With gas prices skyrocketing, many people are hoping solar and other alternative energy sources can provide relief.
But a revolution in solar energy is at least a decade away, says California Institute of Technology Professor Harry Gray, a world-renown chemist who spoke May 9 at USD. “We’ve got to find a way to accelerate it,” says Gray, who is one of theÂ principal investigators for the National Science Foundation Chemical Bonding Center that brings together leading scientistsÂ to research how best to harness solar energy.
While solar panels and sensitized paints thatÂ help convert sunlight to energy will make incremental gains, solar energy willÂ remain too expensive to be competive with other forms of energy in the near future, he told a crowd of more than 200 professors, students and members of the public.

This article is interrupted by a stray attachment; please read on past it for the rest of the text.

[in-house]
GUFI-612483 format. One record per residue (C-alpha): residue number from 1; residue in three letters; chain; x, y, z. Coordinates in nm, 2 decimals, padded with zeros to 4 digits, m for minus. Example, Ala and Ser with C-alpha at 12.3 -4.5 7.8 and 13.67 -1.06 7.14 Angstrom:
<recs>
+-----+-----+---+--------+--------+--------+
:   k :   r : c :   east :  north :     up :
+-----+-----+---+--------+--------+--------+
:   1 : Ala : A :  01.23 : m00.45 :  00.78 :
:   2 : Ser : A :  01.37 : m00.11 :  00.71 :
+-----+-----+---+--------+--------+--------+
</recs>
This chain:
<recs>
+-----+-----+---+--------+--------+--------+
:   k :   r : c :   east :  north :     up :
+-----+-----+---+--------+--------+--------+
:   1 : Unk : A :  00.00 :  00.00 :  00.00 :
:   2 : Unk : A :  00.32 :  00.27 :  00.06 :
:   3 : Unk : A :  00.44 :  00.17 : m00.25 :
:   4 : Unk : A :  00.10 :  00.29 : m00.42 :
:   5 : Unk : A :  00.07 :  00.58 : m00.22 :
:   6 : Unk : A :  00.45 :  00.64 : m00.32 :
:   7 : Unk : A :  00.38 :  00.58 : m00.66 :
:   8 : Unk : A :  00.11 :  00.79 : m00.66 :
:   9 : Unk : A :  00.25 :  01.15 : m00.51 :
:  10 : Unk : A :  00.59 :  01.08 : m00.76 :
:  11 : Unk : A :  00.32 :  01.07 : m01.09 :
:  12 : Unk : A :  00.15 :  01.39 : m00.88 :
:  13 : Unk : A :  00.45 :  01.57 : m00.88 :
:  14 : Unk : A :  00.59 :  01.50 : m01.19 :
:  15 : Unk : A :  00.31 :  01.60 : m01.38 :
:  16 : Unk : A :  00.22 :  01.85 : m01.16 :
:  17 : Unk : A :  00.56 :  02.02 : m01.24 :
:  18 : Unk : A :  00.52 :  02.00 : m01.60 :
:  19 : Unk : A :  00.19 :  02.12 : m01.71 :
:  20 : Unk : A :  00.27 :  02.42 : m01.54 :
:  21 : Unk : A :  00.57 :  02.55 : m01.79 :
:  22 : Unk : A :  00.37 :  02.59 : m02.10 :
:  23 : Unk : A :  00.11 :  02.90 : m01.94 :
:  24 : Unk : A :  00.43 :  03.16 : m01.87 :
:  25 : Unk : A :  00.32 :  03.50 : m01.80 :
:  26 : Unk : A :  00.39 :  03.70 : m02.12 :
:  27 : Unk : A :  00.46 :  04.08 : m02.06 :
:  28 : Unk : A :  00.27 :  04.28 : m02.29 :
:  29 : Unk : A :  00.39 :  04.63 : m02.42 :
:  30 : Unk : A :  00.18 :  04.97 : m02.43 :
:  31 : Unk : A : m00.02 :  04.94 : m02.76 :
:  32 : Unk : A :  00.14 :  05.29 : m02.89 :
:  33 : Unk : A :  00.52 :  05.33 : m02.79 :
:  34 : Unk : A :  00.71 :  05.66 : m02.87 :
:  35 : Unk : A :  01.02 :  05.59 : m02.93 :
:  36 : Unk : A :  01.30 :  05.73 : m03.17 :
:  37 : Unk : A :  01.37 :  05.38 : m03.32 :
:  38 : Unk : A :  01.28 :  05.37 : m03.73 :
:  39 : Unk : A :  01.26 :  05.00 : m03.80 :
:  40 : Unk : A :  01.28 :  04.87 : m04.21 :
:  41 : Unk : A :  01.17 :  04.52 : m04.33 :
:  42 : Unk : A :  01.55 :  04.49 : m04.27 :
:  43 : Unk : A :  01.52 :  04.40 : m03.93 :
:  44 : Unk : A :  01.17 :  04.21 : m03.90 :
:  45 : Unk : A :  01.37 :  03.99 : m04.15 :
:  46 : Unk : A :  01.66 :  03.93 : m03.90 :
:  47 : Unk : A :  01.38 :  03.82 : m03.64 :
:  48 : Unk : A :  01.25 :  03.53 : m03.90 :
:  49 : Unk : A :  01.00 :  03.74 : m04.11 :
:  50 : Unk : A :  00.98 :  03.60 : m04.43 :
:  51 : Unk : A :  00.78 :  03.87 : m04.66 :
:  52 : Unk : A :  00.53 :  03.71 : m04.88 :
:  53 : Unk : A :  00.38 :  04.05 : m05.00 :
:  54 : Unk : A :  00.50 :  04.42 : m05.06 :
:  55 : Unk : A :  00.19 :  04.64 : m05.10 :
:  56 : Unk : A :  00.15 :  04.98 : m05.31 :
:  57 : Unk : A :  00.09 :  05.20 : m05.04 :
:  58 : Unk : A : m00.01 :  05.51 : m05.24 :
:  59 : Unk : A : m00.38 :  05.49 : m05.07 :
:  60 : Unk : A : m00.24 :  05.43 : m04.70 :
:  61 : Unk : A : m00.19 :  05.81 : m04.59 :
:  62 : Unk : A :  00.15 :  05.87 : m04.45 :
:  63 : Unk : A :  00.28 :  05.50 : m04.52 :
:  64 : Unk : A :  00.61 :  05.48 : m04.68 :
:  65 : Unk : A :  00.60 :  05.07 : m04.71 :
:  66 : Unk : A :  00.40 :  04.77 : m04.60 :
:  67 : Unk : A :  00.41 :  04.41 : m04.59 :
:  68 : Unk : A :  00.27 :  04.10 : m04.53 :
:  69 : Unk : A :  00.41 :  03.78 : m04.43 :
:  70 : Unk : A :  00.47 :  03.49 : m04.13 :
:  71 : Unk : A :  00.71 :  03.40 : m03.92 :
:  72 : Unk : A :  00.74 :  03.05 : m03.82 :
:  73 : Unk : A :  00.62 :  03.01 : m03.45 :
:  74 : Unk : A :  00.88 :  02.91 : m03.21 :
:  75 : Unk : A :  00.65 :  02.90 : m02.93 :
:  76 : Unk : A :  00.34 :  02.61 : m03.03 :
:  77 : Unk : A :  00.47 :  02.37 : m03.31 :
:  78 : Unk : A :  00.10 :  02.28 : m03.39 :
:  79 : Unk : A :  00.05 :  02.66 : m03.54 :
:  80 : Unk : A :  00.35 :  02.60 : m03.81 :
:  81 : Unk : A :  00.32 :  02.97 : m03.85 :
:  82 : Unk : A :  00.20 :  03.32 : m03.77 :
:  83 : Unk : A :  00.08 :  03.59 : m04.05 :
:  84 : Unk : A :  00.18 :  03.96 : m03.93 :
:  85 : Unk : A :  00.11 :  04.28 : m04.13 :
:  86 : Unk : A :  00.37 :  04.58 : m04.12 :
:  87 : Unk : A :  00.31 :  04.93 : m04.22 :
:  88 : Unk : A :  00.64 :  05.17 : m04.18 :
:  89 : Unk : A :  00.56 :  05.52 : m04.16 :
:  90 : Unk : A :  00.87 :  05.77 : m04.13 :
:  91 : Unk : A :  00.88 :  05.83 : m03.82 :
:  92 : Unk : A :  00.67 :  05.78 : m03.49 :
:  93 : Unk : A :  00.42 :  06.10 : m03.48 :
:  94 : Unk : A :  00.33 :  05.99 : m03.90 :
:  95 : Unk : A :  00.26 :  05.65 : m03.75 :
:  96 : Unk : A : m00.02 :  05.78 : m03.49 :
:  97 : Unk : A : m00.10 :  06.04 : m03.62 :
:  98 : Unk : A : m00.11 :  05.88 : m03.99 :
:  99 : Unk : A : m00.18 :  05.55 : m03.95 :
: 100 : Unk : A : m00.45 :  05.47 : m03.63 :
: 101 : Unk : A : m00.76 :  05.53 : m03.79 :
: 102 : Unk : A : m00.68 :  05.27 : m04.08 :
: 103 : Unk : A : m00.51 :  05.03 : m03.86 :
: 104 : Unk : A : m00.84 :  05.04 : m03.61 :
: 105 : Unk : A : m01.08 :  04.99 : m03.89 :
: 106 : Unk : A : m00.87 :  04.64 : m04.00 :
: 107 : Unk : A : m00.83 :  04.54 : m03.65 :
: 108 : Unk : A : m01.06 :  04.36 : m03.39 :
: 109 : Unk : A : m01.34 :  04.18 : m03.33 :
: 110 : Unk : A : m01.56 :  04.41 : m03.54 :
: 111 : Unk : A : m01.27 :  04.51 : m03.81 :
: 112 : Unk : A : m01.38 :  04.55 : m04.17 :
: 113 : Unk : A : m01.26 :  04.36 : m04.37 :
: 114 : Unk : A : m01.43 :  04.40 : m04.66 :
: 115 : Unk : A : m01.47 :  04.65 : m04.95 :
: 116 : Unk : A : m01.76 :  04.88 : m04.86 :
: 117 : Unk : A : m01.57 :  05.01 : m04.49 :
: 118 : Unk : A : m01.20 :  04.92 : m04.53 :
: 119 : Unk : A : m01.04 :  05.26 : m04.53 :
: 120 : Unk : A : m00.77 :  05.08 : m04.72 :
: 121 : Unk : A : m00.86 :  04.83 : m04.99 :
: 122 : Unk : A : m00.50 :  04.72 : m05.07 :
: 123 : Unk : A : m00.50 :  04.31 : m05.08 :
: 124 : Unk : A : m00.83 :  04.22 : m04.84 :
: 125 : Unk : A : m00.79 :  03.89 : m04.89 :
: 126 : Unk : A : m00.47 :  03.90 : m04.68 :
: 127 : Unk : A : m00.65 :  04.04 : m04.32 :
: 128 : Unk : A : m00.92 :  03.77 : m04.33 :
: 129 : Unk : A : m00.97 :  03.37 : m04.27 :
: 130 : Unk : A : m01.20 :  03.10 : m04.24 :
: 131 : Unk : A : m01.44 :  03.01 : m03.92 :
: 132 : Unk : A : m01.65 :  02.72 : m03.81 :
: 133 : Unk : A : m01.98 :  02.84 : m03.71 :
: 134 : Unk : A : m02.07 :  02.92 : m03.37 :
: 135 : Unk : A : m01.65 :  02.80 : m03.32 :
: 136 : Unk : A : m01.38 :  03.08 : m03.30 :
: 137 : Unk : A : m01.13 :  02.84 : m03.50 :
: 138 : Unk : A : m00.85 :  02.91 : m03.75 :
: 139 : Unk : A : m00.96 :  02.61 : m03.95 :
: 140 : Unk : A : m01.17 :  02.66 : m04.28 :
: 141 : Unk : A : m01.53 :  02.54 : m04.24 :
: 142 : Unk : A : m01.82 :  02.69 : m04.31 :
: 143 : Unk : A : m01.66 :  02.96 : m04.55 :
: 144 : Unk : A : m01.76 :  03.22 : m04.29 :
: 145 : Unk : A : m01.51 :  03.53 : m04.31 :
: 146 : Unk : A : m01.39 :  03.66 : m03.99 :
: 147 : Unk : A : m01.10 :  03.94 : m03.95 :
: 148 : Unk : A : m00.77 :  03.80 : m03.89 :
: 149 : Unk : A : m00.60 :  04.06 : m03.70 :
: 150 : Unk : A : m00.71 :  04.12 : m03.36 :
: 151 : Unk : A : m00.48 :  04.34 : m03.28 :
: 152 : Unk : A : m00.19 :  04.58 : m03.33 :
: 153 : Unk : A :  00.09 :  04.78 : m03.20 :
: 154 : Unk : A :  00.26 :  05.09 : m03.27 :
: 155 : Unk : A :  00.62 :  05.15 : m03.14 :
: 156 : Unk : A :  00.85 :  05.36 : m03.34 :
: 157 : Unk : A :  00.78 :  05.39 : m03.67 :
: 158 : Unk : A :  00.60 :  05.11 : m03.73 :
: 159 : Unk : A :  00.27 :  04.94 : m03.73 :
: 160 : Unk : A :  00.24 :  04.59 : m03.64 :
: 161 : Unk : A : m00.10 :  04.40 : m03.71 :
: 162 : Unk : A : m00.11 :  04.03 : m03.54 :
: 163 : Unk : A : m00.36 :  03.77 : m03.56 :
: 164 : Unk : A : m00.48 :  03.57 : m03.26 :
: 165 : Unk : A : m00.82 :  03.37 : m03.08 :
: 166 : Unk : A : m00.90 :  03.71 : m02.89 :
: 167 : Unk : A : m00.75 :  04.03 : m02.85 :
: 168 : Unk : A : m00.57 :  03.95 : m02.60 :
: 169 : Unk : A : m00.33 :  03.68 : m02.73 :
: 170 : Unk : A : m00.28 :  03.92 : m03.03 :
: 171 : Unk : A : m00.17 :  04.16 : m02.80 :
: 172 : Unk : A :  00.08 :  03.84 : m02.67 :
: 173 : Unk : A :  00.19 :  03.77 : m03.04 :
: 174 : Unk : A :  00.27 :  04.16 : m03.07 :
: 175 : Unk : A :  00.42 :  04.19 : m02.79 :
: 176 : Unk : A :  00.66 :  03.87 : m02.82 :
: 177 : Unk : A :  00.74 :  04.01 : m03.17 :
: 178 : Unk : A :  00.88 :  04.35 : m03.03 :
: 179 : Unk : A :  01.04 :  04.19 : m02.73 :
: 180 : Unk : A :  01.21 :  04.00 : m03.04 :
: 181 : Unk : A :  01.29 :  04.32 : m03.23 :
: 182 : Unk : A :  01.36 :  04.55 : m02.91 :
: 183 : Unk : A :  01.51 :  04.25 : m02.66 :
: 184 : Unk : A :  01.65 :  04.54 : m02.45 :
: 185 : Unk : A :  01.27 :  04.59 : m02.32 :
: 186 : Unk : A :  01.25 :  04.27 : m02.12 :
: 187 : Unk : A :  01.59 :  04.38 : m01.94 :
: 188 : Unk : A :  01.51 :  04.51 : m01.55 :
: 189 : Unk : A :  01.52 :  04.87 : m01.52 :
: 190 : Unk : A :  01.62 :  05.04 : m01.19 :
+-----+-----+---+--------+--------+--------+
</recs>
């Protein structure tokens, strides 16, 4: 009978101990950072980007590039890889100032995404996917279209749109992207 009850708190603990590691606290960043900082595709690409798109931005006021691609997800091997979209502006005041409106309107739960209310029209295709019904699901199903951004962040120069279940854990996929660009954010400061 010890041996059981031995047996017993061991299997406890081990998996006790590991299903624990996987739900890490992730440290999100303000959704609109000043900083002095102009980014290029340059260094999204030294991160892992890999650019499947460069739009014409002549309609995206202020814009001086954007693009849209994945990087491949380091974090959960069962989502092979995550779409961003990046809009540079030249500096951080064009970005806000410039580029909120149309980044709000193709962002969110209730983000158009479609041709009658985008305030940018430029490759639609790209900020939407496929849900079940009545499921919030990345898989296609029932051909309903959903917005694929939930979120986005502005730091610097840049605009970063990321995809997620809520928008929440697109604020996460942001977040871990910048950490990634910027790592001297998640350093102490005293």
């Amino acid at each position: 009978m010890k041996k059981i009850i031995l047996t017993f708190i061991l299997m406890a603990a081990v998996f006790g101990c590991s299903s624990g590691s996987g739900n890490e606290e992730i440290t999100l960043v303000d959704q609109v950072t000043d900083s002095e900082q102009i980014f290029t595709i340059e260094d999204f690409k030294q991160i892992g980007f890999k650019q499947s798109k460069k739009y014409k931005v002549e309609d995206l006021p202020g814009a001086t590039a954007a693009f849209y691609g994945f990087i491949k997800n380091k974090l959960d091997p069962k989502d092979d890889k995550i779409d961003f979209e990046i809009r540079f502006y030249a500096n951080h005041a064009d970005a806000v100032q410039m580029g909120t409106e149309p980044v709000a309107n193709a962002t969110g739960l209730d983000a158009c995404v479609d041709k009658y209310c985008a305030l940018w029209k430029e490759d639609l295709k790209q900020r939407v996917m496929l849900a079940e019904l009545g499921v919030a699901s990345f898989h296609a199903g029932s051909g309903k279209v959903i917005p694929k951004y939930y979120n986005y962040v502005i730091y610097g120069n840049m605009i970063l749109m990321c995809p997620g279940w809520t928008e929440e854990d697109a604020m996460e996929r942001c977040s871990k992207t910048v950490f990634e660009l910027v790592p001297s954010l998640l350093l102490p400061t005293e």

Significant progress willÂ come when scientists find a way to use sunlight to split sea water into hydrogen and oxygen and use the hydrogen as clean fuel. Once scientists are able to do that, the price of solar energy will come down to about 10 cents per kilowatt hour, making it competive with oil, coal and other conventional energy sources, he says. Another hurdle is developing solar fuel cells with abundant natural materials that are both inexpensive and non-toxic, he adds.
Gray, who has received numerous awards, including the National Medal of Science and the Wolf Prize, says demonstration projects, including solar cities, can build momentum and consenus for solar power. There is plenty of money forÂ research but much more funding is necessary forÂ demonstrations, he says.
While present and past presidential administrations have been slow to promote the need for solar energy,Â private industry has been more receptive, he says.
British Petroleum has funded some of theÂ center’s work and other energy companies have also been supportive. “They realize (solar energy) is a $10 trillion business,” he says. “The future is in renewables and they know it.”